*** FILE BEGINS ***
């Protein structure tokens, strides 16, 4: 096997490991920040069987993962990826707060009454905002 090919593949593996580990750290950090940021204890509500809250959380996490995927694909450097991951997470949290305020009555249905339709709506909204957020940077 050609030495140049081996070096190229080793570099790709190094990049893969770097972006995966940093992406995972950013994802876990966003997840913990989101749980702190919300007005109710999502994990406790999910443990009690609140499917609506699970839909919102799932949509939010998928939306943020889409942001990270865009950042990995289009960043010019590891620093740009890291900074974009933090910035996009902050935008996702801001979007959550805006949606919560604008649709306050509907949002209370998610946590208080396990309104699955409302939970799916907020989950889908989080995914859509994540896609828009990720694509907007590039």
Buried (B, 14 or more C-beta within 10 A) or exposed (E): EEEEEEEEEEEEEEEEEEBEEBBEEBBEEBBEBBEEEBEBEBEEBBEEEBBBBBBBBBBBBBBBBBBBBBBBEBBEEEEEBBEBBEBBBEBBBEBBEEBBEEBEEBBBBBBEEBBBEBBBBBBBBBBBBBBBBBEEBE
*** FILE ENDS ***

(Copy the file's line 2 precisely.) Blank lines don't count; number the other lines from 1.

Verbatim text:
Buried (B, 14 or more C-beta within 10 A) or exposed (E): EEEEEEEEEEEEEEEEEEBEEBBEEBBEEBBEBBEEEBEBEBEEBBEEEBBBBBBBBBBBBBBBBBBBBBBBEBBEEEEEBBEBBEBBBEBBBEBBEEBBEEBEEBBBBBBEEBBBEBBBBBBBBBBBBBBBBBEEBE